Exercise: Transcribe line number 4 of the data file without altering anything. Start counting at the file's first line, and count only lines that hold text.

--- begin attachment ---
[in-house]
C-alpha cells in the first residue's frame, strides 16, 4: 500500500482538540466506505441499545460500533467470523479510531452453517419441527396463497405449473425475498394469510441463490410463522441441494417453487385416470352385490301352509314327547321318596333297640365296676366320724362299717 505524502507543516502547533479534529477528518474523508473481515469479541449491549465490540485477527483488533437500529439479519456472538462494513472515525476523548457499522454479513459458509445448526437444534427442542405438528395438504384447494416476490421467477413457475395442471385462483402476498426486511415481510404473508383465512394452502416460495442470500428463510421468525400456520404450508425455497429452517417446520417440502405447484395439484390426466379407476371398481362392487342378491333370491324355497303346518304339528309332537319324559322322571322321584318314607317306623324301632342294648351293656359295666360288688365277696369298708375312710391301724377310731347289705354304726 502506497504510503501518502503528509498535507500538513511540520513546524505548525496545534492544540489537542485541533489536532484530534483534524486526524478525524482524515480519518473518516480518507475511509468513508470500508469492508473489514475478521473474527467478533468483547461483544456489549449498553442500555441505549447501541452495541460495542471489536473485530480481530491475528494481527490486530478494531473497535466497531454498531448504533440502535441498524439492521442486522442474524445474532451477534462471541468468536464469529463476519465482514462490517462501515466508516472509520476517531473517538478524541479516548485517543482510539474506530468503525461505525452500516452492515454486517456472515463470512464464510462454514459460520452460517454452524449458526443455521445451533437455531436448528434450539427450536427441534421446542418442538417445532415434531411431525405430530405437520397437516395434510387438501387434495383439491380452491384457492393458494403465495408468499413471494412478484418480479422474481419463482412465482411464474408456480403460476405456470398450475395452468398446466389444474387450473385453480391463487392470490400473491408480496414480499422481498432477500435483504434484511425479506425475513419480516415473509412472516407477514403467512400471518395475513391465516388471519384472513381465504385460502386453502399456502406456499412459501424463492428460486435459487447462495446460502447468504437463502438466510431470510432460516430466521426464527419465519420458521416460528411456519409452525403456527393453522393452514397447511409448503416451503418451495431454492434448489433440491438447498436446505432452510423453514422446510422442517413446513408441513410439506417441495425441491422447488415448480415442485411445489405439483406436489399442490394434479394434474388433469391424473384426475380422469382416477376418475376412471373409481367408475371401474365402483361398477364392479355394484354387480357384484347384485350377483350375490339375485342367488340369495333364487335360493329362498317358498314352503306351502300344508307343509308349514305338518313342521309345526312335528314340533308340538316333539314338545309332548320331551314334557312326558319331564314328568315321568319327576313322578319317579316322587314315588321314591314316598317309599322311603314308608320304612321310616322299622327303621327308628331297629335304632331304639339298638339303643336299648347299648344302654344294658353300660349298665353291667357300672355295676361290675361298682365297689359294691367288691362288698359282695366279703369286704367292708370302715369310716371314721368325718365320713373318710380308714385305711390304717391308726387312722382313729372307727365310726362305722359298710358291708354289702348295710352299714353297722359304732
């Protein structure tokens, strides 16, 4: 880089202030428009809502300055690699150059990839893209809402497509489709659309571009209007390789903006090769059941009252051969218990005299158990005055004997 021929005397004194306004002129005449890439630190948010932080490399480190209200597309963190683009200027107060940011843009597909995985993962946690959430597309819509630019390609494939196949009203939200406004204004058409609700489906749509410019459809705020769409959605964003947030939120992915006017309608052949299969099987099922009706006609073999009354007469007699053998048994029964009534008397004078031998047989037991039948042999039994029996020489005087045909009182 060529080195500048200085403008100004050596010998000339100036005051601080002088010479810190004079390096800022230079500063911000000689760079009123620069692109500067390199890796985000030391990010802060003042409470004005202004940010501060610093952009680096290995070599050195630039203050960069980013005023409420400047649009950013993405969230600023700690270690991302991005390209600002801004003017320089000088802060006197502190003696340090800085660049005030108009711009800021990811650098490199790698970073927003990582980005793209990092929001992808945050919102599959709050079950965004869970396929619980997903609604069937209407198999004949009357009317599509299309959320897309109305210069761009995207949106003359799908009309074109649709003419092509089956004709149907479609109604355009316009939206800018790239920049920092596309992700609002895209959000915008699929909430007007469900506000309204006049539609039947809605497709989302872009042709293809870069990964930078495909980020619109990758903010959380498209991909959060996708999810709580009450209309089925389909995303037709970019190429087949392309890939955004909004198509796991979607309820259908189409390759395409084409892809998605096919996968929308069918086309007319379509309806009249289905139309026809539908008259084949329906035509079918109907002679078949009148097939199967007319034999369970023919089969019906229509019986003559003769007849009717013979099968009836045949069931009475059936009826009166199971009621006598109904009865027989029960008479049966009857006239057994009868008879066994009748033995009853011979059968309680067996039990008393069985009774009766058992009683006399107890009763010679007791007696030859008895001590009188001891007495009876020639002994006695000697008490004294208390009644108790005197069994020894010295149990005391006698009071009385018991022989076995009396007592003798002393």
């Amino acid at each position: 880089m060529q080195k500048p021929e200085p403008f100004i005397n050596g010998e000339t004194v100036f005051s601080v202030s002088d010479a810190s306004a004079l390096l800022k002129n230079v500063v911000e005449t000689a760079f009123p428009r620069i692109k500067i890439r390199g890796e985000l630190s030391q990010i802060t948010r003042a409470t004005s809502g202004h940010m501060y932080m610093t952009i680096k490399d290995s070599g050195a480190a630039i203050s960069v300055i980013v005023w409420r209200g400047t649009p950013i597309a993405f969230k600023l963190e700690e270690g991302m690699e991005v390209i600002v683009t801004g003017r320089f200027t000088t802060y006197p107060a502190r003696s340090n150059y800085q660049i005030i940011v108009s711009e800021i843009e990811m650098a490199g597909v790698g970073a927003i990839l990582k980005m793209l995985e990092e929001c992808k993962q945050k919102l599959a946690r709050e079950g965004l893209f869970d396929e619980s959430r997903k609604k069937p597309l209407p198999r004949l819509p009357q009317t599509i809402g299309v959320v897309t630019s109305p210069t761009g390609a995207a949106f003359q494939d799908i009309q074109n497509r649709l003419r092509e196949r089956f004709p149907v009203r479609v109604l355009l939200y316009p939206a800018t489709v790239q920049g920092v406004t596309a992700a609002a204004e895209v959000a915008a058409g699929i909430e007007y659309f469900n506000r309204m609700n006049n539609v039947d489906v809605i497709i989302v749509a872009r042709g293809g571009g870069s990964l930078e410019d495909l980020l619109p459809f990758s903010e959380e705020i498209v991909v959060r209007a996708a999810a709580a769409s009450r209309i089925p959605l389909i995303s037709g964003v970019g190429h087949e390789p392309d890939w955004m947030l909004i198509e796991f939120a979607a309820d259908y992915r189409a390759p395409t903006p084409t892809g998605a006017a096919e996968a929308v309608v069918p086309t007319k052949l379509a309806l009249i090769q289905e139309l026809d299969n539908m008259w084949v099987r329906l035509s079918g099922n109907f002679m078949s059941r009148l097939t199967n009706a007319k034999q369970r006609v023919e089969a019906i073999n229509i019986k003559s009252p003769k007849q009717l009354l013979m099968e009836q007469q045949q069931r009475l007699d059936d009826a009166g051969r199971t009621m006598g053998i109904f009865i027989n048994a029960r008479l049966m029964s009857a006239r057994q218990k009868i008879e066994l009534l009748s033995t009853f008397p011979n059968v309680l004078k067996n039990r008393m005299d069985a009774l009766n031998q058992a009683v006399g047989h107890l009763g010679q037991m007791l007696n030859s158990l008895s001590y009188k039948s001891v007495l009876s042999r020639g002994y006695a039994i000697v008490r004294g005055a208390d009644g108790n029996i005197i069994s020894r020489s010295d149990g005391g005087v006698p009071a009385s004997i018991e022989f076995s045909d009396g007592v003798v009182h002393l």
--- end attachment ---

């Amino acid at each position: 880089m060529q080195k500048p021929e200085p403008f100004i005397n050596g010998e000339t004194v100036f005051s601080v202030s002088d010479a810190s306004a004079l390096l800022k002129n230079v500063v911000e005449t000689a760079f009123p428009r620069i692109k500067i890439r390199g890796e985000l630190s030391q990010i802060t948010r003042a409470t004005s809502g202004h940010m501060y932080m610093t952009i680096k490399d290995s070599g050195a480190a630039i203050s960069v300055i980013v005023w409420r209200g400047t649009p950013i597309a993405f969230k600023l963190e700690e270690g991302m690699e991005v390209i600002v683009t801004g003017r320089f200027t000088t802060y006197p107060a502190r003696s340090n150059y800085q660049i005030i940011v108009s711009e800021i843009e990811m650098a490199g597909v790698g970073a927003i990839l990582k980005m793209l995985e990092e929001c992808k993962q945050k919102l599959a946690r709050e079950g965004l893209f869970d396929e619980s959430r997903k609604k069937p597309l209407p198999r004949l819509p009357q009317t599509i809402g299309v959320v897309t630019s109305p210069t761009g390609a995207a949106f003359q494939d799908i009309q074109n497509r649709l003419r092509e196949r089956f004709p149907v009203r479609v109604l355009l939200y316009p939206a800018t489709v790239q920049g920092v406004t596309a992700a609002a204004e895209v959000a915008a058409g699929i909430e007007y659309f469900n506000r309204m609700n006049n539609v039947d489906v809605i497709i989302v749509a872009r042709g293809g571009g870069s990964l930078e410019d495909l980020l619109p459809f990758s903010e959380e705020i498209v991909v959060r209007a996708a999810a709580a769409s009450r209309i089925p959605l389909i995303s037709g964003v970019g190429h087949e390789p392309d890939w955004m947030l909004i198509e796991f939120a979607a309820d259908y992915r189409a390759p395409t903006p084409t892809g998605a006017a096919e996968a929308v309608v069918p086309t007319k052949l379509a309806l009249i090769q289905e139309l026809d299969n539908m008259w084949v099987r329906l035509s079918g099922n109907f002679m078949s059941r009148l097939t199967n009706a007319k034999q369970r006609v023919e089969a019906i073999n229509i019986k003559s009252p003769k007849q009717l009354l013979m099968e009836q007469q045949q069931r009475l007699d059936d009826a009166g051969r199971t009621m006598g053998i109904f009865i027989n048994a029960r008479l049966m029964s009857a006239r057994q218990k009868i008879e066994l009534l009748s033995t009853f008397p011979n059968v309680l004078k067996n039990r008393m005299d069985a009774l009766n031998q058992a009683v006399g047989h107890l009763g010679q037991m007791l007696n030859s158990l008895s001590y009188k039948s001891v007495l009876s042999r020639g002994y006695a039994i000697v008490r004294g005055a208390d009644g108790n029996i005197i069994s020894r020489s010295d149990g005391g005087v006698p009071a009385s004997i018991e022989f076995s045909d009396g007592v003798v009182h002393l």